Better than half-price 

During my Freshman year, I spent around $300 on textbooks, workbooks, and some fancy calculator that my professors deemed “required.” I assumed that meant that these materials would be imperative to the curriculum, that I would use them for something other than a doorstop (and a shitty one at that). I thought that if I didn’t buy the materials I would, well, Fail at Life. With the money I spent on textbooks, I could have bought an iPhone and played online Scrabble with a kid in Sweden; or enjoyed 200 cups of takeout coffee so I could stay awake for a week to watch all seven seasons of Gilmore Girls; or bought a roundtrip plane ticket to New York City; or paid one month’s rent.

To avoid being misled, swindled, exploited, even by the land of academia, here are a few hard-won lessons for your consideration:

• Don’t purchase materials before the first day of class, unless there are special circumstances, like homework due. In that case: good luck.

• Use social-networking sites for more than just a dating tool. Seek out your online friends to see if anyone has taken the class you’re preparing for or had a specific professor. Perhaps they still have some of the required materials. If so, ask if you can borrow or buy them for a fraction of the bookstore price.

• Utilize campus resources (your tuition already pays for them) like the library, where they might have the materials you’re looking for (including fancy calculators). Search on the campus library homepage for what you need. Some libraries allow you to check out DVDs, laptops, and scientific and medical equipment. Some professors put assigned reading and even old tests on reserve.

• Your tuition usually covers internet access, black-and-white and color printing, and scanning. The library, and other departments on campus, should have computers and printers available. Paper included!

• TexShare is a database program that joins Texas libraries together to “share print and electronic materials.” Students from ACC, Lakeview, Northwest Vista, Palo Alto, SAC, St. Philip’s, Oblate, OLLU, St. Mary’s, Trinity, UTSA, and IWU can register at their campus libraries to directly borrow materials from the libraries of other participating institutions, which includes the San Antonio Public Library. You’ll even receive a nifty TexShare card.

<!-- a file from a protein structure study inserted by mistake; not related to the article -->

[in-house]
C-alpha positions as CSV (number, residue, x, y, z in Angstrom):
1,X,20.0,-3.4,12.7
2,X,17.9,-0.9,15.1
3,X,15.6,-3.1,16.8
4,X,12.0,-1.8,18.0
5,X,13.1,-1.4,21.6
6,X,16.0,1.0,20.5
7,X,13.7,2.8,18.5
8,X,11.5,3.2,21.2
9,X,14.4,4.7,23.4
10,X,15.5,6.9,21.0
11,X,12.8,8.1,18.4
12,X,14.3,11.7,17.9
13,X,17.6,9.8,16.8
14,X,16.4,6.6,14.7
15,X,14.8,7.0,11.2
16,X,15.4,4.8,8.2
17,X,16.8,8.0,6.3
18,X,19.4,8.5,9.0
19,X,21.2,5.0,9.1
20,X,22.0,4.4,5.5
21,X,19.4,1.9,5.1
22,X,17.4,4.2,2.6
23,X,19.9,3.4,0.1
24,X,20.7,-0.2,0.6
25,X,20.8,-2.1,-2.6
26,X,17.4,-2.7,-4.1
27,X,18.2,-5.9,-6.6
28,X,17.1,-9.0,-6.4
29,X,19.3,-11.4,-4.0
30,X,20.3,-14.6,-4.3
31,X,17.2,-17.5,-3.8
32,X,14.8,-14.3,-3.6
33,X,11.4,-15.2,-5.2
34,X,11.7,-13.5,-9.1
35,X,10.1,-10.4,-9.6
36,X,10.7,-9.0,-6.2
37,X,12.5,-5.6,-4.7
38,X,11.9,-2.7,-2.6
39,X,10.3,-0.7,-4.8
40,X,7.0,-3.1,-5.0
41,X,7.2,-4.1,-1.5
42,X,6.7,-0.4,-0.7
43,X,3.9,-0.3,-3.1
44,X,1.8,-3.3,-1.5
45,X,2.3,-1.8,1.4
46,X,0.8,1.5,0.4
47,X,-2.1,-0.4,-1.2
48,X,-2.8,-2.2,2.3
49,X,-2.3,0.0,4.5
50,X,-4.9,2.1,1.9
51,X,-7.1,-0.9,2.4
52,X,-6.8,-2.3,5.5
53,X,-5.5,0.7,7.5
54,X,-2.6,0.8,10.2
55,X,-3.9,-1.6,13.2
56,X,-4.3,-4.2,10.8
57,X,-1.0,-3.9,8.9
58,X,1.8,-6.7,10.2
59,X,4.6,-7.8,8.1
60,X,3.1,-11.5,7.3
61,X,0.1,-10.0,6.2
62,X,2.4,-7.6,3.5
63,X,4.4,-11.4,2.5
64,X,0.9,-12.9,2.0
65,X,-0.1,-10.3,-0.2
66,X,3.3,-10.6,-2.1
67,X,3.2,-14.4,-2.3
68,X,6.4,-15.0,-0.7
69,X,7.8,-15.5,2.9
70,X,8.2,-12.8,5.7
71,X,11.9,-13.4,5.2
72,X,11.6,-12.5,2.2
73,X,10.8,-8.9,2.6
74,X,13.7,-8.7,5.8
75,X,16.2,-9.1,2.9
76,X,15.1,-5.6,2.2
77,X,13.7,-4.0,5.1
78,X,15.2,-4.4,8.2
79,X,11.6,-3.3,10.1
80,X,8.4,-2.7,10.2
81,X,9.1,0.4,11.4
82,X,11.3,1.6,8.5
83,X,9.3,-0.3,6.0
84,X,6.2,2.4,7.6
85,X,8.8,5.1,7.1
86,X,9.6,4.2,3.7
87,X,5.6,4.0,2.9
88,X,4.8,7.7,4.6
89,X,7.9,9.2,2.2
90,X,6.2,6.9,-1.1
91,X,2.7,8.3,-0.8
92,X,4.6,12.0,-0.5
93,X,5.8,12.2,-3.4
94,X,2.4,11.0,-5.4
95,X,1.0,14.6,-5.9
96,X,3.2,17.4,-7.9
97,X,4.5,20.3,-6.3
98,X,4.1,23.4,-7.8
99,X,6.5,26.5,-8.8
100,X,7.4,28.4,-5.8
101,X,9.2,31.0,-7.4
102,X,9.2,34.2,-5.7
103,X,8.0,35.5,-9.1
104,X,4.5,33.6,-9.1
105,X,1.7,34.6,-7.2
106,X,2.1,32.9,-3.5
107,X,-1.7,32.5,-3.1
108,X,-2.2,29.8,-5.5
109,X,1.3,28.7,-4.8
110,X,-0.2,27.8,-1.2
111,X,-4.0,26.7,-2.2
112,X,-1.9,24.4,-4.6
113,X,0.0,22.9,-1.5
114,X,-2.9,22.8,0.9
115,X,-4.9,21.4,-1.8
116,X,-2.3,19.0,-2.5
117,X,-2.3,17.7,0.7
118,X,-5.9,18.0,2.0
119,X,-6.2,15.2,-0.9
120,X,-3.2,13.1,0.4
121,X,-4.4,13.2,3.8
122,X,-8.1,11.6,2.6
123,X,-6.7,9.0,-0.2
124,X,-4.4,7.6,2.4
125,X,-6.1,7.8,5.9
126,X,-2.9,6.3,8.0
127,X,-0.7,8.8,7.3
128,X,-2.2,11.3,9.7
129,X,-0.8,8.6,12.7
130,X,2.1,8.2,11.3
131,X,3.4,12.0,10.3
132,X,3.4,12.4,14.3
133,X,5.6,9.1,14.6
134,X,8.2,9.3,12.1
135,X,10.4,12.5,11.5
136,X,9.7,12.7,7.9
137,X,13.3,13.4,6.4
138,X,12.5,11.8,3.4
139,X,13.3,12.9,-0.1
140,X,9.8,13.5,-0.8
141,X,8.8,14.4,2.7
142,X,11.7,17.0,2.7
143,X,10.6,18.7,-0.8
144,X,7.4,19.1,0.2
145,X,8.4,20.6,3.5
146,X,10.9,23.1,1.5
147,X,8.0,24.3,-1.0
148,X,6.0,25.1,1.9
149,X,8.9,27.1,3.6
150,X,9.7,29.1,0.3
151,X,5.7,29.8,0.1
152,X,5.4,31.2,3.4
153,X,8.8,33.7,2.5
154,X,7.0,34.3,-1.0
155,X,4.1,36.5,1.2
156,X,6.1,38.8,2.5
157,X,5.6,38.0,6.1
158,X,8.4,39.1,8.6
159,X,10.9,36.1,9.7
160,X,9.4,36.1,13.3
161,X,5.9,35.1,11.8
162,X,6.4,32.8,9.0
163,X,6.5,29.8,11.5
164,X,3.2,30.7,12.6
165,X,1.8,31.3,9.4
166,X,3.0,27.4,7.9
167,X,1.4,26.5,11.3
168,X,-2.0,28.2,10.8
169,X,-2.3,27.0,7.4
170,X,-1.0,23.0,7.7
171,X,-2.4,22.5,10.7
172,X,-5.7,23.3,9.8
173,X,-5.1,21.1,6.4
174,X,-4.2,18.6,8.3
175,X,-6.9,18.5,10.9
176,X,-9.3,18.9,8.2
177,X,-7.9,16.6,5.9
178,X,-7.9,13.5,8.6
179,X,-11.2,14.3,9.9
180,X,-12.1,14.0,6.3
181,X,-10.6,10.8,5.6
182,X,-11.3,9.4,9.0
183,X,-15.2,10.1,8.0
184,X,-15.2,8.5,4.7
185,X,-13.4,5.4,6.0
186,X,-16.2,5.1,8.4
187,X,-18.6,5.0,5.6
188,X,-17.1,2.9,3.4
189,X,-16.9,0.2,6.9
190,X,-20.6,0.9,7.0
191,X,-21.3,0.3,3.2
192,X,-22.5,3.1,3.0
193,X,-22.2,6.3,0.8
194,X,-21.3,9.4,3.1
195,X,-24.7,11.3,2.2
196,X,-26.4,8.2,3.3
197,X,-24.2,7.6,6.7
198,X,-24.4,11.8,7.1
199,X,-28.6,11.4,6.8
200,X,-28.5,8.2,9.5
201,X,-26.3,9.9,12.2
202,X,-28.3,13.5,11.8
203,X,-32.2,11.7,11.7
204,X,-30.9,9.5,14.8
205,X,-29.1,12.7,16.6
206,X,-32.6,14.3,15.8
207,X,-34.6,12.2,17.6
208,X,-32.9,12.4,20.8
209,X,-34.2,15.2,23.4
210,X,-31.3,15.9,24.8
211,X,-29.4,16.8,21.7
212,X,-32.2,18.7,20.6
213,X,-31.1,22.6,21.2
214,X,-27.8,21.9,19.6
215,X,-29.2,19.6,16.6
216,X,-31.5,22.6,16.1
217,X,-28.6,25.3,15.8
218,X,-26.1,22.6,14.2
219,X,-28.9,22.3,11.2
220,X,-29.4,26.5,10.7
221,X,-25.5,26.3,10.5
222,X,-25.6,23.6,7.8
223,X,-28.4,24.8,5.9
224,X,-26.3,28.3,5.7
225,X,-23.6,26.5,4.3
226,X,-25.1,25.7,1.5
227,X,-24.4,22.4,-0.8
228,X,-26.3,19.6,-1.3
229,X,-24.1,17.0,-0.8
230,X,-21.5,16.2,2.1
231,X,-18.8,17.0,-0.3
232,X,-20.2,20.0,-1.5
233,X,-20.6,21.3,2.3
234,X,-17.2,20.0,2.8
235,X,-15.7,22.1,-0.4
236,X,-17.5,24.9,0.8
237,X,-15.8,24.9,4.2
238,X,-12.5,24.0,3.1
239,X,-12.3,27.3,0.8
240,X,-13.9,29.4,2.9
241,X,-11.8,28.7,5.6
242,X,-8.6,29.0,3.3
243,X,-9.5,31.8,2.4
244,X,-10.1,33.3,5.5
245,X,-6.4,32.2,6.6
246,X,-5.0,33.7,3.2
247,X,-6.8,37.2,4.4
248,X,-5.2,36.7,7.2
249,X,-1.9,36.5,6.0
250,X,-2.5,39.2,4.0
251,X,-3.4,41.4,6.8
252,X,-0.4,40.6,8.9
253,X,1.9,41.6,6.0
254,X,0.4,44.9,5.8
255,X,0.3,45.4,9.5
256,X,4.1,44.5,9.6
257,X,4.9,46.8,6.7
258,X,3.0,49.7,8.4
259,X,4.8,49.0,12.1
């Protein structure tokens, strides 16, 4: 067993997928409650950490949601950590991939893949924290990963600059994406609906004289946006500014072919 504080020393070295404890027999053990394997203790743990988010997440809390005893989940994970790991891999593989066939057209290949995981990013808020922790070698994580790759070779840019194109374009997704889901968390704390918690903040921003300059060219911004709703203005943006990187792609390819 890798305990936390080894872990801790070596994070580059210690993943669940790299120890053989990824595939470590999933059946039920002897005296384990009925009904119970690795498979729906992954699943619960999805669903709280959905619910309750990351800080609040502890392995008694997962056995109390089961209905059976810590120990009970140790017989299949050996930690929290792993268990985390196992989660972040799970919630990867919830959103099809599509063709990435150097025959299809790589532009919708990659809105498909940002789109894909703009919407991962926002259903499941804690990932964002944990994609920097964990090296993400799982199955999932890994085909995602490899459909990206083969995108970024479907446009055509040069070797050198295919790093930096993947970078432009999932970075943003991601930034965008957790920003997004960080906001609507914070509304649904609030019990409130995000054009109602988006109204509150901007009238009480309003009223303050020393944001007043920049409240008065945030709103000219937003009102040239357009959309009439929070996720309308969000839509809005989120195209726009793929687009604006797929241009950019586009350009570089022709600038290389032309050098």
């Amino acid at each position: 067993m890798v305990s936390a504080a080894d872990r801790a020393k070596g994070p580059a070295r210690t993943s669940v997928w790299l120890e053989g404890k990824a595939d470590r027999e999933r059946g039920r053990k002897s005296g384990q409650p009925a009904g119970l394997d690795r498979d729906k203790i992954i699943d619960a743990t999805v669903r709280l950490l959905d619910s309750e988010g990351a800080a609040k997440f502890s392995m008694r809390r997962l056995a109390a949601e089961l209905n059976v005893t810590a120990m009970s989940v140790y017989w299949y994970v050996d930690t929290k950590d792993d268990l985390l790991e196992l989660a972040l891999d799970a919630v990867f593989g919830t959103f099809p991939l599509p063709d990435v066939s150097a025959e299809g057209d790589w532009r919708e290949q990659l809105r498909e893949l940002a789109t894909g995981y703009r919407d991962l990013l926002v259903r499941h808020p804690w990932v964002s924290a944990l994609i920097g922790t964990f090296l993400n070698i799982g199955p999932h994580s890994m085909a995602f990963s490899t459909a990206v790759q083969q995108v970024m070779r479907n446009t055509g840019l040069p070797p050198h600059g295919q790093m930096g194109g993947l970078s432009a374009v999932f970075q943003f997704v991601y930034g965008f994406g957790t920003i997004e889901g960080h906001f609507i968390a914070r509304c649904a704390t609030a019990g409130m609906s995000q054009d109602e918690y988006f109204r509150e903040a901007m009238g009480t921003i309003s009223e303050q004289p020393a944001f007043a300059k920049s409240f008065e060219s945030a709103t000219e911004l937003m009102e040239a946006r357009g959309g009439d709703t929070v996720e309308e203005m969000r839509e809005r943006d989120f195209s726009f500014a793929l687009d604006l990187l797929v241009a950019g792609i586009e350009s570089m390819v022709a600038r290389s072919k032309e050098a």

• Most campus libraries offer an intra-library loan program. Students can request to borrow books and other materials that are owned by another participating library by calling or visiting the intra-library loan office. It is usually housed within the campus library. Or you can search on the office homepage, which can usually be found on the campus website.

• Search for materials on your local public library’s website. Go by and register for a library card, it’s usually free for county residents. They usually offer free internet access too.

• Hit all your bases before heading to the university or college bookstores: websites like Craigslist, eBay, Amazon, Campusbooks, BigWords, and half-price bookstores and book-swapping websites. Used materials are almost always going to be cheaper than new books or other materials. Don’t be afraid to be a responsible shopper. Compare prices!

• Renting textbooks can sometimes save you more money than buying used, but, remember, you can usually sell your new and used books at the university or college bookstore from which they came, at another bookstore or online. Chegg.com, Campusbookrentals.com, even some university and college bookstores, allow you to rent textbooks and other materials at the store or on their websites.

• Google Books, Project Gutenberg, Flatworld Knowledge, and other online database websites offer downloads of free books that are in the public domain. However, you may only be able to view a few pages. E-books are usually half the cost, if you don’t mind reading on a screen. You can download a copy of Pride and Prejudice for your English 1320 class to your computer, iPhone, Kindle, or other e-book device.

• Some campus organizations and departments allow students to use their textbooks and other materials in-office.

• Dial down into your campus website to see if there are resources you aren’t using because you don’t know about them. Explore your options. Isn’t that what college is all about? •


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